Greatly improved - 0.3%

Improved - 5%

Stayed the same - 43%

Worsened - 35%

Become much worse - 11%

Don’t know - 5%

The survey was launched on 26 October 2015, collating responses using the SurveyMonkey tool. The 20 questions asked covered a wide range of GP topics, to avoid selection bias on one issue. The survey was advertised to readers via our website and email newsletter, with a prize draw for a Samsung HD TV as an incentive to complete the survey. A total of 922 GPs answered this question.

 

Readers' comments (11)

  • More and more parents want their children to be labelled with a mental health problem when in reality all they have is a behavioural problem. We need to tackle this first.

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  • Act outside your competence and you won't have a leg to stand on in court.

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  • The incidence of autism and people on the autistic spectrum are increasing dramatically. I have now seen many autistic children whose diagnosis is even missed by consultant paediatricians!
    I see so many children now with these issues and their symptoms are real but you have to recognise them to make a diagnosis and if you don't ask the right questions, you will not get the right answers.
    Also these diagnoses and assessments take time to make as mentioned above. Few will achieve this in 10 minutes.

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  • Most GPs act outside their level of competence in all specialities. On survival ---protect yourself first and foremost not the 'UNDERFUNDED NHS'-- REFER REFER REFER.

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  • Anonymous | GP Partner15 Feb 2016 8:15am

    Exactly. If it's outside your competence then don't do it. Refer to hospital and if they write back saying no service available then pass this to the parents and let them take it up as a complaint.

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  • Vinci Ho

    No exaggeration to say this government has turned NHS into a Dystopia.....
    1984
    Hunger Games
    Divergent series
    Maze runner series
    The Walking Dead series
    Of course, GOT......

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  • John Glasspool

    Well, personally, I was not above starting a teenager on a SSRI if I was certain they were depressed, whilst awaiting assessment but I would NEVER have put a child on Ritalin, for example, without expert advice. Our local CAHMS (Southampton) went through a very good phase when a sort of face-to-face triage was carried out by experienced Health Visitors who had had extra training. They were good at referring on the kids that needed medical help and signposting for those that didn't. Then some cockwomble(s) (who??) decided to "improve" things and we then went to a "service" whose main function was to paper triage and then reject almost all GP referrals.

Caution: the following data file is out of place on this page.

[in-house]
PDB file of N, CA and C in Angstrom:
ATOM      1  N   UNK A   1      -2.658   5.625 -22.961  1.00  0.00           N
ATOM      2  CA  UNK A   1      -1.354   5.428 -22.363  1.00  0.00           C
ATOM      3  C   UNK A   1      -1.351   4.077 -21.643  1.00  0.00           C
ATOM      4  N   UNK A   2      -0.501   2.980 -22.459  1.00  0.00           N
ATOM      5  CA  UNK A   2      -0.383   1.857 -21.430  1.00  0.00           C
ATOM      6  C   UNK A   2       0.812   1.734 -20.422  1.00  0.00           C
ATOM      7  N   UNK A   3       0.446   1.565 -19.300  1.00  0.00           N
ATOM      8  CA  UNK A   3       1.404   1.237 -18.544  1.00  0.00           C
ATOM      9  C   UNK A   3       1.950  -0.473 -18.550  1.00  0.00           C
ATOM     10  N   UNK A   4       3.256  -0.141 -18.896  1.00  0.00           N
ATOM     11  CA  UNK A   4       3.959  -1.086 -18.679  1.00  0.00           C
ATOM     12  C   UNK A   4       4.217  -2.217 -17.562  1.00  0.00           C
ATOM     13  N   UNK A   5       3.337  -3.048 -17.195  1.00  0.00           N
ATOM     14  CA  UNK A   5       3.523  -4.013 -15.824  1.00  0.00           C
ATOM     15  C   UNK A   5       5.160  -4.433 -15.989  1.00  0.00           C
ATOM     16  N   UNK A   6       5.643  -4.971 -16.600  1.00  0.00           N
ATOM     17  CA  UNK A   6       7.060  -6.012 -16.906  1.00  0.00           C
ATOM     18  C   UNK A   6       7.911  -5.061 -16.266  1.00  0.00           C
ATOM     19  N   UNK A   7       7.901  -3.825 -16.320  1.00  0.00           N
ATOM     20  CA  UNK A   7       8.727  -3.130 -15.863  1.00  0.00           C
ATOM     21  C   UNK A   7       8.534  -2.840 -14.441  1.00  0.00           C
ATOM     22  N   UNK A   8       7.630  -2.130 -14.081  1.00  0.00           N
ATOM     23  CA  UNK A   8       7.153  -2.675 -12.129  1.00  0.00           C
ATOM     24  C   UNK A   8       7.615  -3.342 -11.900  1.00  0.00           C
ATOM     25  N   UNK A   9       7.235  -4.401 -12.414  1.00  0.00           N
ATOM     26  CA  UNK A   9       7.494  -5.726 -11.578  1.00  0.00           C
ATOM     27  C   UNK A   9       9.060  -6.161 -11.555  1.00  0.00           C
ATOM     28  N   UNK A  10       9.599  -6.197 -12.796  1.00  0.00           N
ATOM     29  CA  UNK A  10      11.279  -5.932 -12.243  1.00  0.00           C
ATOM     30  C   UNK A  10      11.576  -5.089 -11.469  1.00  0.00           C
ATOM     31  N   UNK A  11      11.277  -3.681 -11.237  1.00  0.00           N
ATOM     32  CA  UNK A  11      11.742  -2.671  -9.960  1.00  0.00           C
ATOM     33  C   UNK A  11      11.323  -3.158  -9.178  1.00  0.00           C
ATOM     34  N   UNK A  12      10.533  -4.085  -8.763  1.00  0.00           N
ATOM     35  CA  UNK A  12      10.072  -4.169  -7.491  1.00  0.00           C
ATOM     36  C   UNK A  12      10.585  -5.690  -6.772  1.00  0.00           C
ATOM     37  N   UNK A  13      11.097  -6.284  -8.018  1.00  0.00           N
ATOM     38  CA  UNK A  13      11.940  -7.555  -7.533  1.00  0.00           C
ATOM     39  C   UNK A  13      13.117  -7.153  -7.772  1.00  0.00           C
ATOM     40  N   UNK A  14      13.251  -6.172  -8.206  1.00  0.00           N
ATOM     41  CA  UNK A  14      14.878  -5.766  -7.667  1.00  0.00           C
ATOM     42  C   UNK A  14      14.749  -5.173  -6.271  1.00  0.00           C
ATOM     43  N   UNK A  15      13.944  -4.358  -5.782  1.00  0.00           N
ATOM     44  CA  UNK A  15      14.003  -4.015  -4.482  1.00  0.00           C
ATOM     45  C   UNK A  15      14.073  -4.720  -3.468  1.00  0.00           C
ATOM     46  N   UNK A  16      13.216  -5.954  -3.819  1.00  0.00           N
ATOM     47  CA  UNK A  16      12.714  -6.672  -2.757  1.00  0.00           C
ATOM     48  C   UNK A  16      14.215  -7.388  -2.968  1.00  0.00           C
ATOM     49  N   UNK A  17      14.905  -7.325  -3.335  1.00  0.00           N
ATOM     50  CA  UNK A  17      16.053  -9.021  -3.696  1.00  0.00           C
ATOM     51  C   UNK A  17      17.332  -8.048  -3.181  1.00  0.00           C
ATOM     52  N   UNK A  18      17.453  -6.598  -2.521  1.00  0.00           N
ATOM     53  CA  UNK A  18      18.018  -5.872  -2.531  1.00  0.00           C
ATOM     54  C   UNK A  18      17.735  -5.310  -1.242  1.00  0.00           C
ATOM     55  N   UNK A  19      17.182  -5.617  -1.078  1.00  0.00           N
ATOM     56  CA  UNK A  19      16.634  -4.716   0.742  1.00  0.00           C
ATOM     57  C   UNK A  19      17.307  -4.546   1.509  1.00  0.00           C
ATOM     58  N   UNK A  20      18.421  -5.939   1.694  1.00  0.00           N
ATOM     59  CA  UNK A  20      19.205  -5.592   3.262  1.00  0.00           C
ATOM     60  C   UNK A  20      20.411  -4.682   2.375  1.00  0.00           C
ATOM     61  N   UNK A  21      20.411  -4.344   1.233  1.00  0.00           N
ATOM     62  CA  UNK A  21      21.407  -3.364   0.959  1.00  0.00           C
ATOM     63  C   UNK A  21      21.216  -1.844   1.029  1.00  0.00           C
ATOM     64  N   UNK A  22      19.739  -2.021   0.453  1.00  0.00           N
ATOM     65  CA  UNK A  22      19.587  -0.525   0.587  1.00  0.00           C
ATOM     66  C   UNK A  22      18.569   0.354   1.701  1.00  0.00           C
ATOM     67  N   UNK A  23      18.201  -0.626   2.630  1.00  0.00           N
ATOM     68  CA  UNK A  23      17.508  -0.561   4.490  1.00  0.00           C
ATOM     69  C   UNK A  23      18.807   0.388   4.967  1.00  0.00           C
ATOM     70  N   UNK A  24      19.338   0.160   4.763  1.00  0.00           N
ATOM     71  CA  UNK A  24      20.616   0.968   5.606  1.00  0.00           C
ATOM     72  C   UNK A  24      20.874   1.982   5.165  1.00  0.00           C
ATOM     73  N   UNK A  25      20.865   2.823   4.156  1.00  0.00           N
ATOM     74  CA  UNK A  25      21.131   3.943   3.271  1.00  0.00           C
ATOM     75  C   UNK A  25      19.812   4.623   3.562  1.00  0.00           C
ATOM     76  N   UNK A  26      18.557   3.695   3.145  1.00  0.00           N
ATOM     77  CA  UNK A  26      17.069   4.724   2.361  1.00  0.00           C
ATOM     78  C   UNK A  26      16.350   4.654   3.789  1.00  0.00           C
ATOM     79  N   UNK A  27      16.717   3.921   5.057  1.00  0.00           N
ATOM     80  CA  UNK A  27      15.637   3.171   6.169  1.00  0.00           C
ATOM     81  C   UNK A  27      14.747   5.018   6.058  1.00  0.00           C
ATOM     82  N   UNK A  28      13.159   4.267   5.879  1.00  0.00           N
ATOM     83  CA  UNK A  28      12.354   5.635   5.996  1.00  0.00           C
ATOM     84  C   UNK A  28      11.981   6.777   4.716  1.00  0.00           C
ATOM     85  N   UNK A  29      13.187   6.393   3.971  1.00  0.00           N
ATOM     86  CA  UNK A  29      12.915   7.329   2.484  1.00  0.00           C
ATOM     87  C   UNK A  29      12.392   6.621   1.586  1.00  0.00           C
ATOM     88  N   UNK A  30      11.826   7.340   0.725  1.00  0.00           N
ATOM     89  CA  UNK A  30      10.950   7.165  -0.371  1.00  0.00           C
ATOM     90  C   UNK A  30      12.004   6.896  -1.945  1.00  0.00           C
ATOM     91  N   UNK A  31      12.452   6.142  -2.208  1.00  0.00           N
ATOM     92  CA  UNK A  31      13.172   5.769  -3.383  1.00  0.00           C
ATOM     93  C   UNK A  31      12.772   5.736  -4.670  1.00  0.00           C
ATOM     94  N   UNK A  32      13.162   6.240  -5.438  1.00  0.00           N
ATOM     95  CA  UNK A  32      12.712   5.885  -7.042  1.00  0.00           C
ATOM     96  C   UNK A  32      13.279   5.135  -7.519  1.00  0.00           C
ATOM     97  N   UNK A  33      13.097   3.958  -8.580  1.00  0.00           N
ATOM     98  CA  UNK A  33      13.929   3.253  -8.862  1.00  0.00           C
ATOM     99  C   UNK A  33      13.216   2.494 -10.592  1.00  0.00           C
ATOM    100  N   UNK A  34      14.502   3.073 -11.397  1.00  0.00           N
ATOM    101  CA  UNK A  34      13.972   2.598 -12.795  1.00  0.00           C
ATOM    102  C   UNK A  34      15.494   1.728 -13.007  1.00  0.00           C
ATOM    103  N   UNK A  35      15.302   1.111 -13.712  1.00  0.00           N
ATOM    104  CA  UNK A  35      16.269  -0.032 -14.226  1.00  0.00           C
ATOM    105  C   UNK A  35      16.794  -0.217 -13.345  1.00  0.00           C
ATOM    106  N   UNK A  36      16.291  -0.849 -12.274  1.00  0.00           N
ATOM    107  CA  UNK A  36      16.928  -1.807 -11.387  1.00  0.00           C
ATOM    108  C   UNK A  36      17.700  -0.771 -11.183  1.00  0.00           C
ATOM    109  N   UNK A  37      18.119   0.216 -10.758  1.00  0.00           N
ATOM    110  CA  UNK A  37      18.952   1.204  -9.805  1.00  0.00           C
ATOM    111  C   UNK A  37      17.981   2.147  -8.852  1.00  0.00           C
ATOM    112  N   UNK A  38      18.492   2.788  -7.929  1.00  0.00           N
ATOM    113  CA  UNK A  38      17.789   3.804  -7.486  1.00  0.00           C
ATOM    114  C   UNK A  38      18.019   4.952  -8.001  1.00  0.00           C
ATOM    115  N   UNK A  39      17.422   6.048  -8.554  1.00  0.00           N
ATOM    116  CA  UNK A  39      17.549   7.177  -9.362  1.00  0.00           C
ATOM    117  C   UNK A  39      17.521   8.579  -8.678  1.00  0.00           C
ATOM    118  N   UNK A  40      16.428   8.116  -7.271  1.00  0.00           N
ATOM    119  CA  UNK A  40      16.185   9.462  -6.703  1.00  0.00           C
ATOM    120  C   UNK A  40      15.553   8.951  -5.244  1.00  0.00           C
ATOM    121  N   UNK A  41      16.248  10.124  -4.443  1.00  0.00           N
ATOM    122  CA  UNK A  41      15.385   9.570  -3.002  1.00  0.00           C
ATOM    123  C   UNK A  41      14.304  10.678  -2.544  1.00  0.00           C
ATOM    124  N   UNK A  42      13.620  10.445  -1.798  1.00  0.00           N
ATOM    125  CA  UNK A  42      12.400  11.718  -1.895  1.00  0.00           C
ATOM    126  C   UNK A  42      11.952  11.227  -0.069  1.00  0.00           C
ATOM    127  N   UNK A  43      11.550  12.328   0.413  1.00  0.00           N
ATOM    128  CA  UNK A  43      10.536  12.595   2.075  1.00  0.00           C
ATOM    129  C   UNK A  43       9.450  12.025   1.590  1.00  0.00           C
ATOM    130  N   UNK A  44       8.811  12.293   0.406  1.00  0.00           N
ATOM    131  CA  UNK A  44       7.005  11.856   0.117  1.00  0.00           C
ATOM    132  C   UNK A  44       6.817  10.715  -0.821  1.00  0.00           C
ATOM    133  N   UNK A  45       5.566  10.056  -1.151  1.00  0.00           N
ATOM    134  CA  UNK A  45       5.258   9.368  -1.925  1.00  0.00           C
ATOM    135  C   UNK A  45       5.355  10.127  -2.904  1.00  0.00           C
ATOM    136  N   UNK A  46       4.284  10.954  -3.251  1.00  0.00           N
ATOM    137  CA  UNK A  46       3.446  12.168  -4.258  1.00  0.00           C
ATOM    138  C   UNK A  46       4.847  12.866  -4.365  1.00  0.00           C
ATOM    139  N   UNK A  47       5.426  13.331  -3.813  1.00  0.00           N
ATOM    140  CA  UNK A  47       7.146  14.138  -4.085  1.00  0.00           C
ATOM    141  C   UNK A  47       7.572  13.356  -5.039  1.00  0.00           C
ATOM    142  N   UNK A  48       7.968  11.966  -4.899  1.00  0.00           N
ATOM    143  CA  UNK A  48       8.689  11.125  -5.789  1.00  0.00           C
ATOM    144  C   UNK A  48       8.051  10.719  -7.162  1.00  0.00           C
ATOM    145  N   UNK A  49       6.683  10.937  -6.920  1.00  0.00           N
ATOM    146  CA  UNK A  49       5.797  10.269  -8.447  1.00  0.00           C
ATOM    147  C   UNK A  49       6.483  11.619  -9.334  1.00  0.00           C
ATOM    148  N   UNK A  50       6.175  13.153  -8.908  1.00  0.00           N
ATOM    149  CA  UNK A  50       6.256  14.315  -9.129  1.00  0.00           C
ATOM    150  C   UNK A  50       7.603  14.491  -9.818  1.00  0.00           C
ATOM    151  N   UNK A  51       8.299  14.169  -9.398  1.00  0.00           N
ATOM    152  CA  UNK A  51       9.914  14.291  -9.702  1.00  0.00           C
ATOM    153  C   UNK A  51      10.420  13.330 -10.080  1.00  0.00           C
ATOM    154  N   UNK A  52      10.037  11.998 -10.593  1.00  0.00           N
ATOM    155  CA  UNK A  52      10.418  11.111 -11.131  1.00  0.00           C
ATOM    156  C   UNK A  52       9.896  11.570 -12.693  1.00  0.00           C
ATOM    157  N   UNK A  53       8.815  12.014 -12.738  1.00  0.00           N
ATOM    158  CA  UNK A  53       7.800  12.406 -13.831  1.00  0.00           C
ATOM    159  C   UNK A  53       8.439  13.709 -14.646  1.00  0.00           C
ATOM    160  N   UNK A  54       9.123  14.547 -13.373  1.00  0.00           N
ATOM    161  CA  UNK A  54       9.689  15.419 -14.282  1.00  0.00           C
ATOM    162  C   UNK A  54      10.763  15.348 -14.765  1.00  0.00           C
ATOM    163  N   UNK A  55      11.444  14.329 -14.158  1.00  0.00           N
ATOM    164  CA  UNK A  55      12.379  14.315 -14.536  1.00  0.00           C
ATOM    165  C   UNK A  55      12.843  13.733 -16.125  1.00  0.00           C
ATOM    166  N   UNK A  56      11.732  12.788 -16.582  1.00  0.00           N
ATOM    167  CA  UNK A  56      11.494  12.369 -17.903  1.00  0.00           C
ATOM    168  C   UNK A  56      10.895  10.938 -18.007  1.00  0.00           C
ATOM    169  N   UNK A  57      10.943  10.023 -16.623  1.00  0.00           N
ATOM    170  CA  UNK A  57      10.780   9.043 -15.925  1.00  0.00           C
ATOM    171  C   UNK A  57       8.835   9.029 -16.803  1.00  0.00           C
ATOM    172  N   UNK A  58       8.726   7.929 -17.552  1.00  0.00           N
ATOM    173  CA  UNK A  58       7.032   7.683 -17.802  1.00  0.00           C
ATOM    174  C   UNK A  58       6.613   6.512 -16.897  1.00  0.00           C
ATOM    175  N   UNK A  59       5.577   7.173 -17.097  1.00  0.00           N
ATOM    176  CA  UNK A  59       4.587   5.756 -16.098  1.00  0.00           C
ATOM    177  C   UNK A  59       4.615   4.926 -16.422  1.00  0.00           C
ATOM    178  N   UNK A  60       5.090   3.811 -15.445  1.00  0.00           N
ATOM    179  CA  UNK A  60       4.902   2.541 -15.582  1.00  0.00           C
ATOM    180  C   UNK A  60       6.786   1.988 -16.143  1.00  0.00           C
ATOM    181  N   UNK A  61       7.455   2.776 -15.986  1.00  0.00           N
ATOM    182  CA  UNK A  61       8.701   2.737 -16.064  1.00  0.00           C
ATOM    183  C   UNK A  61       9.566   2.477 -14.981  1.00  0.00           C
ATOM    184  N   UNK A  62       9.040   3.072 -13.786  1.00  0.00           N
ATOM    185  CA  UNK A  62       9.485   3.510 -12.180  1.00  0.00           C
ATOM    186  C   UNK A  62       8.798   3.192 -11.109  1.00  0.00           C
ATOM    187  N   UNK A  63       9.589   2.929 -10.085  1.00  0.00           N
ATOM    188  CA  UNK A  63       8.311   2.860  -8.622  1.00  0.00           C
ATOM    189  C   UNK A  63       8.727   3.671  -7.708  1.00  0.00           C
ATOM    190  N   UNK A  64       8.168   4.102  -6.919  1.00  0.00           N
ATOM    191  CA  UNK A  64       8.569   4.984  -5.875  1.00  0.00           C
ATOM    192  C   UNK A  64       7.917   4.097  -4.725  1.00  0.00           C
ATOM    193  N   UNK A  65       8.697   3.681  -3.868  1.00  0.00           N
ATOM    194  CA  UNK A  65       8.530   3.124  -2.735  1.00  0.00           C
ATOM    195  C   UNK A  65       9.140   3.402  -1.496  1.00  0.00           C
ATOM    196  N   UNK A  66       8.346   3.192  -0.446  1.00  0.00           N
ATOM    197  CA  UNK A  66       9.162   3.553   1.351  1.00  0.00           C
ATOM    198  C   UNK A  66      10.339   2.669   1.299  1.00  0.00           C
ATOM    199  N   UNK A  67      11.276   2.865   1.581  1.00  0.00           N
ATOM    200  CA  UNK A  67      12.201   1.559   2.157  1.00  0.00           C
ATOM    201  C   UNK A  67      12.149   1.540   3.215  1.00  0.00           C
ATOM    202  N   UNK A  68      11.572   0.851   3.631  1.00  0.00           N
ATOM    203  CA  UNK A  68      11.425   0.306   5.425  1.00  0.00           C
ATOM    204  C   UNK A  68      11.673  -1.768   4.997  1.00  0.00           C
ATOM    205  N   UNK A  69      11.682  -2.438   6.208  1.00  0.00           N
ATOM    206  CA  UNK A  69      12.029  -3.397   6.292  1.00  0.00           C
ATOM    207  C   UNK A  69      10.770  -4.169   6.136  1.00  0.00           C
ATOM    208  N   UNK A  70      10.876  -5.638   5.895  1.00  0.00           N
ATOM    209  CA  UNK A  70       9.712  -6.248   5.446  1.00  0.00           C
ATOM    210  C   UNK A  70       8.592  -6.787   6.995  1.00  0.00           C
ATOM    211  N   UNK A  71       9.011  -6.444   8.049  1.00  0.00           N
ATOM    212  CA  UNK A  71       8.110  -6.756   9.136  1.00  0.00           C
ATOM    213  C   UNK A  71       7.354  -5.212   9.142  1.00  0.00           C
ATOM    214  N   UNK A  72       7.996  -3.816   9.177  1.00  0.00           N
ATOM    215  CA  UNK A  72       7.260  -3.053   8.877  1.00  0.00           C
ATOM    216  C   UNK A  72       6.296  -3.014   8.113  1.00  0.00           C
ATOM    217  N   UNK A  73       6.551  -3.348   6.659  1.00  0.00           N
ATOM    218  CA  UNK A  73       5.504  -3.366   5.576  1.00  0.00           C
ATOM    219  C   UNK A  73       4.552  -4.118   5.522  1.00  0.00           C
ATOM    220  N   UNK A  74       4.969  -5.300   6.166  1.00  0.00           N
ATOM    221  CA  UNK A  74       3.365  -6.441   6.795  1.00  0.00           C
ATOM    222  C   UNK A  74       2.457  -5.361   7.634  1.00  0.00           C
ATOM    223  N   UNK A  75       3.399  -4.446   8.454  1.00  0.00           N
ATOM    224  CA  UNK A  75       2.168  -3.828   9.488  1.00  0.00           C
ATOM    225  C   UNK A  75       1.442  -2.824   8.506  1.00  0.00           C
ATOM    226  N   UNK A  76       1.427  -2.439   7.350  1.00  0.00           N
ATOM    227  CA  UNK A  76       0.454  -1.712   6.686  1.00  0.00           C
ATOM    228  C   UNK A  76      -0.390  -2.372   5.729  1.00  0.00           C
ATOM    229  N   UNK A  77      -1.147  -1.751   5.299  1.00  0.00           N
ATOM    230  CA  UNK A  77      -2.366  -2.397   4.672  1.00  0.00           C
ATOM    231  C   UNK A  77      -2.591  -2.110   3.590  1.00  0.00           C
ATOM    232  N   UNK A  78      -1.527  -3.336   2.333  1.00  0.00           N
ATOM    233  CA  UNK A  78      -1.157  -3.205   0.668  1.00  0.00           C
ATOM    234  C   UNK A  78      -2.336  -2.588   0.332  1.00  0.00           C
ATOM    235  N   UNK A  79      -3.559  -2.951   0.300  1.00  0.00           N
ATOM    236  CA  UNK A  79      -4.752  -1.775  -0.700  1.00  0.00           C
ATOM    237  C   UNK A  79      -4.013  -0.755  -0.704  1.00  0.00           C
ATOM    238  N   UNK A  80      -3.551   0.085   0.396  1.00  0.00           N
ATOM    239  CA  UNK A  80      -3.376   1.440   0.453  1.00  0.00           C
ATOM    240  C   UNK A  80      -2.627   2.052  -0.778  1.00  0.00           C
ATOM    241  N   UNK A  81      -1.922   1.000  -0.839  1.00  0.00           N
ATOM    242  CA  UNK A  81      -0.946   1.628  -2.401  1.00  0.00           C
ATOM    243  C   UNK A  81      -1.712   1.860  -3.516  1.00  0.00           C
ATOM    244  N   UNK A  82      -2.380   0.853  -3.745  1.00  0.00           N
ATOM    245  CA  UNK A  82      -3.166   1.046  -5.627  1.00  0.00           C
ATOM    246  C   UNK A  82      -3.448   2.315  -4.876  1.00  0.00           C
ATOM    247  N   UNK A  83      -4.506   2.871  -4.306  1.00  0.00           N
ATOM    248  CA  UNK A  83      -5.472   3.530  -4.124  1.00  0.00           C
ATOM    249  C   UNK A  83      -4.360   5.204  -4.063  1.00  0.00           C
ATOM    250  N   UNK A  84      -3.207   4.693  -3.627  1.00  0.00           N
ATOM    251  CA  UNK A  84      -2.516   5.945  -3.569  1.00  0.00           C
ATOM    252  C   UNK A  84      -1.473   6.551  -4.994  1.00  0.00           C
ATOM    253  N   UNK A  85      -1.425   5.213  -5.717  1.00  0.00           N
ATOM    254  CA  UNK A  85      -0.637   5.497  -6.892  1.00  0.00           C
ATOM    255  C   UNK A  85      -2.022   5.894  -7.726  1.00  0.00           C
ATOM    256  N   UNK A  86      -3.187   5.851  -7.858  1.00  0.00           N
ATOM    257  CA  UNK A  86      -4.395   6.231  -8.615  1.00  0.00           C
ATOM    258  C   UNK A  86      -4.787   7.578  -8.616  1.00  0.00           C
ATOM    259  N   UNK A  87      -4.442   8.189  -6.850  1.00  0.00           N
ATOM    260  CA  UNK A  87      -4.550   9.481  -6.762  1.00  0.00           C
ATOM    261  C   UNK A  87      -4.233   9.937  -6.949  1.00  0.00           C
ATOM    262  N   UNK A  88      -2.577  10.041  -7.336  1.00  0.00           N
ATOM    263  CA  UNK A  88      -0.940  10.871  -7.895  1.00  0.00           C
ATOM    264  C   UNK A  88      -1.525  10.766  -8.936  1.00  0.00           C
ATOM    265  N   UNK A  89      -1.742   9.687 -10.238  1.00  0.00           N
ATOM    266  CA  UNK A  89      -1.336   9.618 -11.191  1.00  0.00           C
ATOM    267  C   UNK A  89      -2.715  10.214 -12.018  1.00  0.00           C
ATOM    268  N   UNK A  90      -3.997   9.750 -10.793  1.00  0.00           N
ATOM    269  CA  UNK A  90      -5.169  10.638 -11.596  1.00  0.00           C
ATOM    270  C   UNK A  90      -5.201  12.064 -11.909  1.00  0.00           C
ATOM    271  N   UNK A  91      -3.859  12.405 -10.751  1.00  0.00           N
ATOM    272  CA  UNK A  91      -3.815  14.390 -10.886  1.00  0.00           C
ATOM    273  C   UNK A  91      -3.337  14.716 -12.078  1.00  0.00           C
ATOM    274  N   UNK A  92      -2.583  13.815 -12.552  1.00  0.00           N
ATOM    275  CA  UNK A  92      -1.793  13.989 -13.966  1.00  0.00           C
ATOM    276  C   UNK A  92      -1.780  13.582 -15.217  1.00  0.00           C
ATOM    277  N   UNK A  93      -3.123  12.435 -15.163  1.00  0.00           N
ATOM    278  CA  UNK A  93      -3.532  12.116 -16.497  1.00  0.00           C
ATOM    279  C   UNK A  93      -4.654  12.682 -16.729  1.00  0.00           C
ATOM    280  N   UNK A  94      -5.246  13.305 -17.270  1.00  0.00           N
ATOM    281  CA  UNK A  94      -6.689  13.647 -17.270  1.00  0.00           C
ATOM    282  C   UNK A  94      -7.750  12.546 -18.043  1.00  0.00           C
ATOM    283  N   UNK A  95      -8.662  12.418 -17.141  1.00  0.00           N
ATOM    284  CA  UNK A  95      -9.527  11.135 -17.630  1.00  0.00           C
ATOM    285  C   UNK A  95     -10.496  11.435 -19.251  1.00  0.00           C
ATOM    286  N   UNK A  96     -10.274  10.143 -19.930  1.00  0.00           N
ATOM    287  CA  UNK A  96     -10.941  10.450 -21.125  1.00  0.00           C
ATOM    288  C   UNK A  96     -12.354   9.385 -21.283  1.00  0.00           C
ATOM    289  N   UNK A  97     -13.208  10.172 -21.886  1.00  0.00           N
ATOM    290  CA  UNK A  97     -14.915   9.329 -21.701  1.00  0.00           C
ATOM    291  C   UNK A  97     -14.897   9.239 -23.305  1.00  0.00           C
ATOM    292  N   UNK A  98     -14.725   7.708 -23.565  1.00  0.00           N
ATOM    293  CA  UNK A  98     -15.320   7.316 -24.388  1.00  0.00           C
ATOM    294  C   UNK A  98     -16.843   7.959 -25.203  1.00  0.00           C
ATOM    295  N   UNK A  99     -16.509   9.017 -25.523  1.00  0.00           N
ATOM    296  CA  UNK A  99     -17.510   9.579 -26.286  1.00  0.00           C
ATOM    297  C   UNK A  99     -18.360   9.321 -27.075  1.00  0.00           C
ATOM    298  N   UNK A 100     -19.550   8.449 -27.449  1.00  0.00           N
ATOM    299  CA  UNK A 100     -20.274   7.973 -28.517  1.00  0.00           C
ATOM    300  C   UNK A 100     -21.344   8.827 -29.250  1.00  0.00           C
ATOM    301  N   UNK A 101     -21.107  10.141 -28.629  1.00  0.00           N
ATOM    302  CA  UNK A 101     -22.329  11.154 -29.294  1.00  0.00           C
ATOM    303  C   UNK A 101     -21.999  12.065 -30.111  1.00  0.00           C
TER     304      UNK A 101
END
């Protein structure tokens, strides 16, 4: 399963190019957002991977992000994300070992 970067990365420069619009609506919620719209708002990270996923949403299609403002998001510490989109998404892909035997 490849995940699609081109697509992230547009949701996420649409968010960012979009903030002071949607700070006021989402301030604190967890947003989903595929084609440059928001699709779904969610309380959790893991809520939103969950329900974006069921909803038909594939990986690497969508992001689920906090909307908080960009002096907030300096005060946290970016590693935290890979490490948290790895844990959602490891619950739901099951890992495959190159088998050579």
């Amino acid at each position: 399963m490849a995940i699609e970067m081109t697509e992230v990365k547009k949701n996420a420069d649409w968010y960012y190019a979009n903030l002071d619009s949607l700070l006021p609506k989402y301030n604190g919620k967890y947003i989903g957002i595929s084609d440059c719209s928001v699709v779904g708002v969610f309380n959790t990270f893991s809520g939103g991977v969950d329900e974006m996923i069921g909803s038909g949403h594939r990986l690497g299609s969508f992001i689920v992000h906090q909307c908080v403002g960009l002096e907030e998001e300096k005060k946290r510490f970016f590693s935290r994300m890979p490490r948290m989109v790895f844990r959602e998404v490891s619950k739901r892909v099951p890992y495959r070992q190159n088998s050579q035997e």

SO glad I am out of it. Bit of a minefield now, I think.

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  • 'A male GP from scotland' has hit the nail
    On the head. Lots of social problems all wanting to be fixed with a 'diagnosis'. So the system is flooded. Quite oftern behavioural problems which the school should deal with come my way with an expectation of referral and diagnosis of ADHD as the school gets more funding for the child. This is where the pressure to diagnose comes from. We're on a loosing wicket.

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  • We GPs are dealing with all manner of diseases way outside our remit and expertise, because there is o one else at all. Early discharges, blood tests, medical and surgical conditions way beyond our expertise.
    I just do not know how the courts/ GMC look at cases such as these. It is like a good Samaritan clause.
    Best I can do, as there is no one else.

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  • ADHD is unneccessary medicalisation of poor behaviour. Giving ADHD kids drugs is completely immoral. The parents of ADHS kids don't need more money- they need parenting lesson. Is there any wonder we have flopped this one?